I love the way in which you focus on little problems of playing and analyze possible causes and solutions. I could keep going on and on but I want to say one more thing. You mention several times that practicing/playing is a meditation. I always knew in the back of my mind that this was true but did lots of things to counteract “my practice.” I will never again engage in playing scales while watching TV.
My practicing has become very mindful, productive and restorative.
Sharing Milstein’s Wisdom
Now I have placed ALL of my playing knowledge at your disposal. In this 3-volume series (one each for Beginning, Intermediate, and Advanced skills) I cover everything from holding the violin to playing effects like double-stop harmonics. No element of ‘classical’ violin technique has been omitted.
Having difficulty with left hand pizzicato? drawing a straight bow? getting control over arpeggiated flying-spiccato? No problem, it’s all there, first in a detailed explanation of the technique itself, and second in specific exercises you can use to quickly assimilate the technique into your playing.
And since the No B.S. Guide to Violin Technique is organized as a handy reference tool, you only need to review the Table of Contents, find the skill you would like to master – and leave the rest to me. (Well, not quite. Practice is not included!)
Who the No B.S. Guide to Violin Technique Is For
- It’s for active professional violinists who want an extremely handy, practical guide for trouble shooting technical issues.
- It’s for dedicated amateurs wanting to improve, yet without access to a qualified teacher in the city or town in which they reside.
- It’s for teachers hungry for fresh insight into the often confusing and contradictory world of violin pedagogy.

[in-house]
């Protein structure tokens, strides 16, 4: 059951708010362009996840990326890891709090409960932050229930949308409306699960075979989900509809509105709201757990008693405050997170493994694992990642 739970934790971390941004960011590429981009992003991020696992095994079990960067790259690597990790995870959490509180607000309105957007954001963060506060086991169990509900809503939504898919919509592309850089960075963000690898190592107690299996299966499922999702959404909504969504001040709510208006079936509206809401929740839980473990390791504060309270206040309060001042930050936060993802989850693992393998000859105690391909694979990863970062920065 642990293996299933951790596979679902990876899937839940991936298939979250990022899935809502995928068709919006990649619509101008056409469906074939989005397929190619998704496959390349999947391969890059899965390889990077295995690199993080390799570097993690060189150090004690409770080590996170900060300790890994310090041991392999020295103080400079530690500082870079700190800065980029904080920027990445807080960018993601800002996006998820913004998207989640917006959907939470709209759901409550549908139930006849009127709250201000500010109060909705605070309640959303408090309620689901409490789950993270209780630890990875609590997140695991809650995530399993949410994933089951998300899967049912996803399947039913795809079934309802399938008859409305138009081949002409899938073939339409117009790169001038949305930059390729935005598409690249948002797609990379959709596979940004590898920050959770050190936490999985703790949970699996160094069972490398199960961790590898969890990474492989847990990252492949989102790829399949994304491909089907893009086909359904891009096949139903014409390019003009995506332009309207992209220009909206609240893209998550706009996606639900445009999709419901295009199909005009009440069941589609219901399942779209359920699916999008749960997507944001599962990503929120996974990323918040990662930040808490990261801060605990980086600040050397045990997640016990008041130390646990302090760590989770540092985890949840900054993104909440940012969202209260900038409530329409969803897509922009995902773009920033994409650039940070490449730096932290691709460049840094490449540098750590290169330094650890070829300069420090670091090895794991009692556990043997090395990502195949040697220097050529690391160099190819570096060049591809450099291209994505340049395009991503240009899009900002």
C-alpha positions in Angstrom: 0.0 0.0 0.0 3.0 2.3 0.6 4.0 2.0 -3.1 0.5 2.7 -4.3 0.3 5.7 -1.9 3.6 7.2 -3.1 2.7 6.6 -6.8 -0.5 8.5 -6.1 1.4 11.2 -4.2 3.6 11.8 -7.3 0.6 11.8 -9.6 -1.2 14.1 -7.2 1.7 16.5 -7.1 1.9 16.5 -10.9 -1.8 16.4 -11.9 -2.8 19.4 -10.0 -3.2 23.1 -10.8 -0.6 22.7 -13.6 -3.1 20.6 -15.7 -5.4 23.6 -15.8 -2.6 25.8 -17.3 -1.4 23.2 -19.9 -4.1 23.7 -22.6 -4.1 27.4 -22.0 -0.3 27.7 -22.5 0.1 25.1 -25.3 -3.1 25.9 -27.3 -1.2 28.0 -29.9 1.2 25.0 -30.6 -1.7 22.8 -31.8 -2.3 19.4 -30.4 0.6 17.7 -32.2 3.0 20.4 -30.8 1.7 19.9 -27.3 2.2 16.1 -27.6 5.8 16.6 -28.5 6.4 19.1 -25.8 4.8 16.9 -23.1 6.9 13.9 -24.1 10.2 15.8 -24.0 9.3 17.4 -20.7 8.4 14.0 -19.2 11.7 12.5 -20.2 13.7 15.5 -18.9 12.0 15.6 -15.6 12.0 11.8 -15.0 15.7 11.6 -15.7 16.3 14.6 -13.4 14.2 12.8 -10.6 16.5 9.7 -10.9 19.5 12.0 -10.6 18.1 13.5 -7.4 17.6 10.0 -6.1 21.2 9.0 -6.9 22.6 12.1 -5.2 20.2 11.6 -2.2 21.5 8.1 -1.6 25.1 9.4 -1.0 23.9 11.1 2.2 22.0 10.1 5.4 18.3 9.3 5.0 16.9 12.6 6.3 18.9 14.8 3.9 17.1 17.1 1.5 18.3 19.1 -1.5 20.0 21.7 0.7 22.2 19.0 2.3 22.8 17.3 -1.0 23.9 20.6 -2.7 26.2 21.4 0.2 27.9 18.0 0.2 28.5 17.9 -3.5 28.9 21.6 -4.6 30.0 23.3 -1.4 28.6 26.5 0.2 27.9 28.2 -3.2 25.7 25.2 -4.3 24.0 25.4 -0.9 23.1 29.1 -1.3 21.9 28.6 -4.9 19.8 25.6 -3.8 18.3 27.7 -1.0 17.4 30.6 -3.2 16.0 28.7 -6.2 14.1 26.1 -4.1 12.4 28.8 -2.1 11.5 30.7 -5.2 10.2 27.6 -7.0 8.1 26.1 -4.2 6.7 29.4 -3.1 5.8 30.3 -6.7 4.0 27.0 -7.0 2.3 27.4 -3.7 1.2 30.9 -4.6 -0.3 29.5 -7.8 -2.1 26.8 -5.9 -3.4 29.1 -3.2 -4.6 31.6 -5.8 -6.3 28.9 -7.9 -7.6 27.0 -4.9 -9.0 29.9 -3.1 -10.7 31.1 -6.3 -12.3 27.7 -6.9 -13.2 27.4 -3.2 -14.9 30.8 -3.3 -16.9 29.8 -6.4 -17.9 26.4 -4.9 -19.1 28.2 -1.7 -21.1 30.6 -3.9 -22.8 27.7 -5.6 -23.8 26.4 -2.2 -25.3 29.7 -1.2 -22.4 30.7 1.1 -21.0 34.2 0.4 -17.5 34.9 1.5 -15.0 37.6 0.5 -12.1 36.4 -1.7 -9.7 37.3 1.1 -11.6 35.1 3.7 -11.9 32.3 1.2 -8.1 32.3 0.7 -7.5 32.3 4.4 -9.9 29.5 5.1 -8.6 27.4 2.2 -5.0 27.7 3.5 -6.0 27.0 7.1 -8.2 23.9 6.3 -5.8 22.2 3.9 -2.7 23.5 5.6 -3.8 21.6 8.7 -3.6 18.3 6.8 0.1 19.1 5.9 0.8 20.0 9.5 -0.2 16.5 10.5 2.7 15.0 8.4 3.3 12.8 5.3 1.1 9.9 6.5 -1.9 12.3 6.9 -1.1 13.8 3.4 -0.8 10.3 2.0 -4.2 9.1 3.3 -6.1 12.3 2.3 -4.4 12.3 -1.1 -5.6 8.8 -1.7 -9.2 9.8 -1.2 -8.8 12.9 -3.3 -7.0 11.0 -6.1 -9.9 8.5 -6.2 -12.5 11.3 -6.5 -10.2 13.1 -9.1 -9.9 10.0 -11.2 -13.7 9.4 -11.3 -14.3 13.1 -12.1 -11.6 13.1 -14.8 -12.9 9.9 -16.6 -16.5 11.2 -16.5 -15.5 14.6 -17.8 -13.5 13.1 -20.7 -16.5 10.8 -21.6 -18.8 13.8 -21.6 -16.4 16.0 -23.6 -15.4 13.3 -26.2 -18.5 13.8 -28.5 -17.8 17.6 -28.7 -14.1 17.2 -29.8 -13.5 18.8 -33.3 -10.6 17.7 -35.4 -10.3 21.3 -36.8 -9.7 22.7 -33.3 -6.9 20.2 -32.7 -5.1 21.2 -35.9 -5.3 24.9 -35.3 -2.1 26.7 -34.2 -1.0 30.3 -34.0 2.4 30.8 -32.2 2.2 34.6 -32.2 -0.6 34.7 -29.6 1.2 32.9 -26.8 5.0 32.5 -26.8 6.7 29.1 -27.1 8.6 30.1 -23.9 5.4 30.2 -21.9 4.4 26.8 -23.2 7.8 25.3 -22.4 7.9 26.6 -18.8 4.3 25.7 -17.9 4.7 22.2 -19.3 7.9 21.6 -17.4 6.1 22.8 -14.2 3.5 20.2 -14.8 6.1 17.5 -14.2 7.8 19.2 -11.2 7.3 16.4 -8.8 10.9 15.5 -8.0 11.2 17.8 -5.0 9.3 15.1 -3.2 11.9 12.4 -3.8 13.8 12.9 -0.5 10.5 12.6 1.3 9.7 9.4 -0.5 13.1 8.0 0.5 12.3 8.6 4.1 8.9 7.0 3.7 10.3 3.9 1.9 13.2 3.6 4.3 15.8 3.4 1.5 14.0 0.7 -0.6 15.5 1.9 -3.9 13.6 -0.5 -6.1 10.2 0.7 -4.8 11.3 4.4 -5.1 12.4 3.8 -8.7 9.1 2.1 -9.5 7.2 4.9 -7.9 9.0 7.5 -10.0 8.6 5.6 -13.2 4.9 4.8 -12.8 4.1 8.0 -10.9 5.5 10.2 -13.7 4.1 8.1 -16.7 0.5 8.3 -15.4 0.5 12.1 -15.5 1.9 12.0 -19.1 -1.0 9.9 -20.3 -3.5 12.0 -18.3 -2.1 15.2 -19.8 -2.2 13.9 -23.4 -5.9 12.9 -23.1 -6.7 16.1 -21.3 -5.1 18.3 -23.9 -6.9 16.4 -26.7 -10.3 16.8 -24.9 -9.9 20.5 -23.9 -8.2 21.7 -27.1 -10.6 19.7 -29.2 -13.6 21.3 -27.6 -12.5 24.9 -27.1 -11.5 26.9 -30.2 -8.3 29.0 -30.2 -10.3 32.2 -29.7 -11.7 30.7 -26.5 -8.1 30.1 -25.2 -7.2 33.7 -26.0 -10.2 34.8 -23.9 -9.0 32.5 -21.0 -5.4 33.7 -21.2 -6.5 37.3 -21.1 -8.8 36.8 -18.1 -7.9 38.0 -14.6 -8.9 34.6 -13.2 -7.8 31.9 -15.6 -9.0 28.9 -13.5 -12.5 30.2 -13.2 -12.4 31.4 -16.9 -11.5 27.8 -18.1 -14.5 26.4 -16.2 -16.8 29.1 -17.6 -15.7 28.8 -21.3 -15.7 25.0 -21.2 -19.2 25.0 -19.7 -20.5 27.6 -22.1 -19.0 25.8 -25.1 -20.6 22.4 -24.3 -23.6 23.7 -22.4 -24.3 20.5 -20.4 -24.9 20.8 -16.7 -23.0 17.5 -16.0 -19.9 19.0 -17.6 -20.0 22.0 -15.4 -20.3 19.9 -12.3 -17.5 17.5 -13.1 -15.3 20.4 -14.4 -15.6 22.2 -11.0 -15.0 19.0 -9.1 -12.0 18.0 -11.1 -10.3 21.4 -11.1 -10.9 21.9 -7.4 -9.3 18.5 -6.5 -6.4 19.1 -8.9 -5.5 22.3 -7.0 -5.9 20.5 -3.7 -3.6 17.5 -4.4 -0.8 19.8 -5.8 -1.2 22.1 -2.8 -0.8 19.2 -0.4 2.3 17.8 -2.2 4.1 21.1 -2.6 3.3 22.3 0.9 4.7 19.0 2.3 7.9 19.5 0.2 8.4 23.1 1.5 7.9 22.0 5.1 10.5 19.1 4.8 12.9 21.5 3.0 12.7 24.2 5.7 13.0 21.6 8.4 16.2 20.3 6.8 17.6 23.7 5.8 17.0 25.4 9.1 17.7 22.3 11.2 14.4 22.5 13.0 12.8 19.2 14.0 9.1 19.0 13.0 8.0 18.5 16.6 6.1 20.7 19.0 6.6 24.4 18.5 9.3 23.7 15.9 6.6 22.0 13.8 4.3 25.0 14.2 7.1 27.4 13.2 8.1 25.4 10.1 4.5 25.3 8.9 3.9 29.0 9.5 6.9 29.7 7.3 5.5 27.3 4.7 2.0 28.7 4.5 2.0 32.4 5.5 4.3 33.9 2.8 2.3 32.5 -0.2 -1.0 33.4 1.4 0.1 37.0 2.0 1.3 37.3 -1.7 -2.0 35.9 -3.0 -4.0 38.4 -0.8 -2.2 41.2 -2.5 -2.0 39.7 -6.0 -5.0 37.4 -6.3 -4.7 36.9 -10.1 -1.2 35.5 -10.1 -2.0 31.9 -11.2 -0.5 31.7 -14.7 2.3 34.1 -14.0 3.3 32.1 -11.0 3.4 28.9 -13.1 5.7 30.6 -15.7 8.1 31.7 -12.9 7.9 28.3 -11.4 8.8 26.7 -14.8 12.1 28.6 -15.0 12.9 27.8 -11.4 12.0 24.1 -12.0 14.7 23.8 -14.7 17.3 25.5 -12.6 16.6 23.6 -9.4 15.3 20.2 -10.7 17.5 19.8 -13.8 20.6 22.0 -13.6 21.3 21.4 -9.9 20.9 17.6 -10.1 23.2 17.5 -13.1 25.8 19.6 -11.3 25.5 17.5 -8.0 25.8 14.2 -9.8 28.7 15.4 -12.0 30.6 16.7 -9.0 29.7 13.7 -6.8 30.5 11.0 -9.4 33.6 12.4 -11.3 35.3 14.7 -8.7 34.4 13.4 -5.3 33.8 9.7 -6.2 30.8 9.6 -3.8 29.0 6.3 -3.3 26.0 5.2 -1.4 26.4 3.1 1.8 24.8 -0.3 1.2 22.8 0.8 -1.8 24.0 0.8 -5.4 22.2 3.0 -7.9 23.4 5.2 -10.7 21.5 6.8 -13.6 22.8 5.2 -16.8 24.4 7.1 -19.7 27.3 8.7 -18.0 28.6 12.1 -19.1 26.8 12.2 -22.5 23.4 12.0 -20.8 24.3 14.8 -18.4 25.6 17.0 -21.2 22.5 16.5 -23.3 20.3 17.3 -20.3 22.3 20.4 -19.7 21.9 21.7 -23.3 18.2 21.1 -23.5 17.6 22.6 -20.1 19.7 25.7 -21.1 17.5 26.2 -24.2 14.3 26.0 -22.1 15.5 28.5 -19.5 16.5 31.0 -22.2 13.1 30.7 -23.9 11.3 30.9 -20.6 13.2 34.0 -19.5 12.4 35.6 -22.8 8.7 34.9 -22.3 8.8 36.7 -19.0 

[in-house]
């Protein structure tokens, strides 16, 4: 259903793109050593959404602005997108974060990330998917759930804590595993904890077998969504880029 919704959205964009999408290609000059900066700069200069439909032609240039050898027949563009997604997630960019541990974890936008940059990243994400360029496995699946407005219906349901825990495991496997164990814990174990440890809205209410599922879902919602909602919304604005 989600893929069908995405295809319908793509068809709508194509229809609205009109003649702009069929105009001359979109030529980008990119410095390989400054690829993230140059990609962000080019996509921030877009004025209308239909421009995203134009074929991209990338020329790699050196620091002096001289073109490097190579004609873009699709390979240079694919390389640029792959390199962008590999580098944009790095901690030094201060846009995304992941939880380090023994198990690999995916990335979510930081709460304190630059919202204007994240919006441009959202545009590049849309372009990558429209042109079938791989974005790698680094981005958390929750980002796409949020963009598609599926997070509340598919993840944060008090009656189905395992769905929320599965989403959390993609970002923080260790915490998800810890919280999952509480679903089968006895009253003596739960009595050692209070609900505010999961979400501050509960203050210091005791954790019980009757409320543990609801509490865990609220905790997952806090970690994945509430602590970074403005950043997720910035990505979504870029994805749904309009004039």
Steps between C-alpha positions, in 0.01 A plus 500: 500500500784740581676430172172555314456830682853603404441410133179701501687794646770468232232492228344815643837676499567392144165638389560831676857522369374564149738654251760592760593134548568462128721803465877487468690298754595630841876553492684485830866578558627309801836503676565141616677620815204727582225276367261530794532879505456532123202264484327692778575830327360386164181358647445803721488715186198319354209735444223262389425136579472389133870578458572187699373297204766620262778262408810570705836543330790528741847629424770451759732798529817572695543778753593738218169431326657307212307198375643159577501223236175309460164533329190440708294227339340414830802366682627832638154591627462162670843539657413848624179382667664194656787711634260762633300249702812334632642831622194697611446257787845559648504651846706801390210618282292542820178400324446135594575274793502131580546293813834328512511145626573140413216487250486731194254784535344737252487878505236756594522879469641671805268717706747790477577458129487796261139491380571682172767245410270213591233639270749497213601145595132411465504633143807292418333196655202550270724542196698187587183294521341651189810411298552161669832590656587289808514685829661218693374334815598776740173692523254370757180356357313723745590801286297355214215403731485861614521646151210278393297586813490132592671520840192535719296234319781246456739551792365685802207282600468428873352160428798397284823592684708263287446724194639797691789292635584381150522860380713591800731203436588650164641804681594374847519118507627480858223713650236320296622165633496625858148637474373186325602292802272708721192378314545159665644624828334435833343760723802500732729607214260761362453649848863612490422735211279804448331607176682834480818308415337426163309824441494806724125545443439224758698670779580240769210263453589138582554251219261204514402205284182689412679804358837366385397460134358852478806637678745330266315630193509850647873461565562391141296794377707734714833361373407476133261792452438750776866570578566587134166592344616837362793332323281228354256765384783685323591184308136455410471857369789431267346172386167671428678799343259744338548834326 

- It’s for players of all levels looking to replace longstanding bad habits with pure, efficient ways of ‘getting it done’ on the violin.
- In short, it’s for Anyone who could use an approach to violin playing that ‘just plain makes sense.’
All-in-One Super Convenient Package
The No B.S. Guide to Violin Technique contains three volumes, sold separately or as a complete set. Each volume contains 2 power-packed instructional DVDs, my written notes on every subject discussed, as well as a Table of Contents for quick reference.
1. Volume I includes all topics relating to holding the violin and bow; making a full, rich tone; basic bowing strokes; left hand position and use of the fingers; pizzicato; clean string crossing; and much more.
2. Volume II includes shifting; off-the-string bowing (brush stroke, spiccato, etc.); vibrato; double-stopping; chord playing; extensions; harmonics; and special bowing techniques (i.e. flautando, ponticello, and tremolo).
3. Volume III contains: virtuoso bowing techniques (up-bow staccato, ricochet, flying spiccato, etc.); expressive slides; left hand pizzicato; double-stop harmonics; tenths and fingered octaves; practice techniques for velocity; and more.
Wait, There’s More
And just to ‘seal the deal,’ for a limited time I’m going to include Two Bonus DVDs with each and every order. The first hold my secrets to highly effective practice and greater playing enjoyment. The second is a detailed guide on instrument care and maintenance. Together these constitute a $48.00 value and are yours FREE when you order today.
Remember, this is an introductory offer and time is of the essence. Right now the entire set of 6 DVDs, written notes and 2 bonus DVDs is on special for just $197.99, plus $12.00 S/H ($24.00 S/H international.) Individual volumes may be purchased now for $87.00, plus $7.00 S/H ($14.00 S/H international.)
If you prefer you may pick up the phone and dial (818) 914-6587 to place your order, or, you may send a check or money order to Music Dreaming, Inc., 22287 Mulholland Blvd., Suite 144, Calabasas, CA 91302 (simply specify on the ‘memo’ line of the check which volume is being purchased, should this apply.)
I look forward to hearing from you, and wish you all the best in your violin playing adventure!
P.S. The great English violinist, Yehudi Menuhin, once said, ‘To play great music one must keep one’s eyes on a distant star.’ And, when all the technical challenges of violin playing are resolved, this is indeed quite true. Yet until such time it’s a good idea to have something a little more tangible at your immediate disposal. My No B.S. Guide to Violin Technique is just such a tool.